Un grande salto nel taglio dei tubi di grande dimensione. L’investimento distingue il produttore dello Utah. – FL 400
Diversi anni fa Dee Roskelley ha dovuto affrontare una sfida comune a molte aziende metalmeccaniche che lavorano su commessa: dove effettuare il prossimo investimento? Roskelley è vice presidente per l’ approvvigionamento e la tecnologia di produzione presso la ditta Richards Sheet Metal Works, in Ogden, nello Utah- USA. Questa società statunitense ha scelto la TTM Laser come partner tecnologico, acquistando un impianto FL 400 3D per tagliare tubi con diametro massimo 406mm. Qui di seguito l'articolo uscito sull'edizione di giugno 2016 della rivista The Fabricator.
Several years ago Dee Roskelley faced a challenge common to many in custom metal fabrication: Where to invest next? Roskelley is vice president of procurement and manufacturing technology at Richards Sheet Metal Works, a custom fabricator in Ogden, Utah. He knew the workhorse on the shop floor, a 5-kW CO2 TRUMPF laser with linear drives, was showing its age after a decade of service. About two years ago Richards’ owners called on company leaders for a new growth strategy.
Figure 1 Kevin Jones, vice president of sales and customer development (left); President Sterling Jensen (center) and Dee Roskelley, vice president of procurement and manufacturing technology, stand by Richards’ new tube cutting laser.
As Roskelley recalled, “We were challenged to think about where we would make the best gains.” The path seemed obvious: The fabricator needed new flat-sheet laser cutting equipment. Managers batted around ideas. Surely they needed a fiber laser, which could run circles around some of their old CO2 machines, especially when cutting thin stock. After all, laser cutting is the primary fabrication process; if that’s not working up to snuff, it starves the rest of the shop of work. But Richards isn’t a conventional custom fabricator. Walk into Richards’ facility today and you’ll see a 128-foot-long tube cutting laser. A monster of a machine, it can straight-cut up to 0.787-inch wall thickness, bevel-cut walls up to 0.625 in. thick, and handle work as heavy as 94 pounds per foot. The bundle hopper moves material up to 41 ft. long, with a maximum total weight of 10,000 lbs. Although the bundle loader can handle up to 10-in.-OD round tube, the shop can manually load lengths up to 45 ft., with a maximum round OD of 16 in., maximum square tube of 12 by 12 in., and maximum rectangular tube or I-beam at 8 by 14 in. Oh, and it can also cut tube as small as 1.5 in. OD. Installers had to shoehorn the machine into one of Richards’ facilities. They had enough space—barely (see Figures 1 and 2). So what gives? Why not buy a new flat-sheet cutting laser? For the answer, managers pondered the shop’s history: From the customers’ perspective, what changes would make the most difference?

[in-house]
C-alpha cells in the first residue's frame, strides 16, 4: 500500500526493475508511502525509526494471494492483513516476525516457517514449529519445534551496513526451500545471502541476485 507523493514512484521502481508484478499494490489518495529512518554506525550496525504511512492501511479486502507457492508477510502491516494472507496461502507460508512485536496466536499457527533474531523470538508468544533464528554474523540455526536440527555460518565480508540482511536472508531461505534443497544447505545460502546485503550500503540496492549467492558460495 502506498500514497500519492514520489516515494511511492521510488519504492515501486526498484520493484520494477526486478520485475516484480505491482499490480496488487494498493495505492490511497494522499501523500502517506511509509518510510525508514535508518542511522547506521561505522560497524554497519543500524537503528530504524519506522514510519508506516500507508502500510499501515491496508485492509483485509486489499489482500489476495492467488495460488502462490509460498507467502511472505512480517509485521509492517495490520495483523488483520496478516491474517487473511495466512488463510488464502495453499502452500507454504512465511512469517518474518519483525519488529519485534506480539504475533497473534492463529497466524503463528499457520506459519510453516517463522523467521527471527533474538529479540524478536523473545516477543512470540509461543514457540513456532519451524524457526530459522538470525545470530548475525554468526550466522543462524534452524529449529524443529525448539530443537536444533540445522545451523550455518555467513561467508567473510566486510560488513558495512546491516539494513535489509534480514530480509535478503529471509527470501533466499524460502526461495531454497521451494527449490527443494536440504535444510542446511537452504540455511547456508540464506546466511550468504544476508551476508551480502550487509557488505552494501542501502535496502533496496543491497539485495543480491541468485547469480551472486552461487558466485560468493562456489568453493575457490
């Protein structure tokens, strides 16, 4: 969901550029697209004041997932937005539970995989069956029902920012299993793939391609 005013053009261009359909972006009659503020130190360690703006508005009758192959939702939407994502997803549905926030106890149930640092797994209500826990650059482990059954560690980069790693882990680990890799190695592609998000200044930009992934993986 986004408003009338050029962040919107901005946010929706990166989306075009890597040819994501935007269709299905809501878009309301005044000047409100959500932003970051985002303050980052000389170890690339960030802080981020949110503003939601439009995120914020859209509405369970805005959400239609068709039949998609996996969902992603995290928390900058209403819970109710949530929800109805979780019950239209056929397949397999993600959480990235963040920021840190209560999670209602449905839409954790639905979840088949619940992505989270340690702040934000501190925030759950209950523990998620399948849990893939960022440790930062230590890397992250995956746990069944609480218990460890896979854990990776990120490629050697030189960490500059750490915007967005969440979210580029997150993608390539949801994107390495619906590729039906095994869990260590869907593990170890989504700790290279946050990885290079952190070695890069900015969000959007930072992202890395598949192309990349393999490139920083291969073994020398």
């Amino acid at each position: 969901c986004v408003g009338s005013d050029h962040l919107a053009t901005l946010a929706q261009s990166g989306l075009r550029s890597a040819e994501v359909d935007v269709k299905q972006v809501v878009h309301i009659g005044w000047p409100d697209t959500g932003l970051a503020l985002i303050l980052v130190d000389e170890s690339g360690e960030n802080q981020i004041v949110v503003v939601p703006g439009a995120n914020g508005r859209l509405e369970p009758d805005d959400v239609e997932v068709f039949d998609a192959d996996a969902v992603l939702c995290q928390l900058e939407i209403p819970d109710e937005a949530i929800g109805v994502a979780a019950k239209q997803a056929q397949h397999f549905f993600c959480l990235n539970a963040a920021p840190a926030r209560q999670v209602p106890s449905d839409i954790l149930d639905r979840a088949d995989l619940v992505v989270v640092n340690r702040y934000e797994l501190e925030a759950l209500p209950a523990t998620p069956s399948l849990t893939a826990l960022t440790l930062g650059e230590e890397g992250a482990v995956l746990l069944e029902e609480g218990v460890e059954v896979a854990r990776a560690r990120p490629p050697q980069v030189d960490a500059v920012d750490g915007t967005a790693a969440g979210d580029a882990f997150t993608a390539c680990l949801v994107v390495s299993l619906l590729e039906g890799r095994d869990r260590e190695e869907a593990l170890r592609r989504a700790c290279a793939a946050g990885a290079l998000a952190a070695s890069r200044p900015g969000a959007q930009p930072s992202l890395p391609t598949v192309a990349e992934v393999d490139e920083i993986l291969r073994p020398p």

Figure 2 Richards’ new 128-ft.-long tube laser can handle manually loaded workpieces—including wide-flange beam, channel, and angle—up to 45 ft. long. The bundle hopper can accommodate round, square, and rectangular tubes up to 41 ft. long.
Pushing the Envelope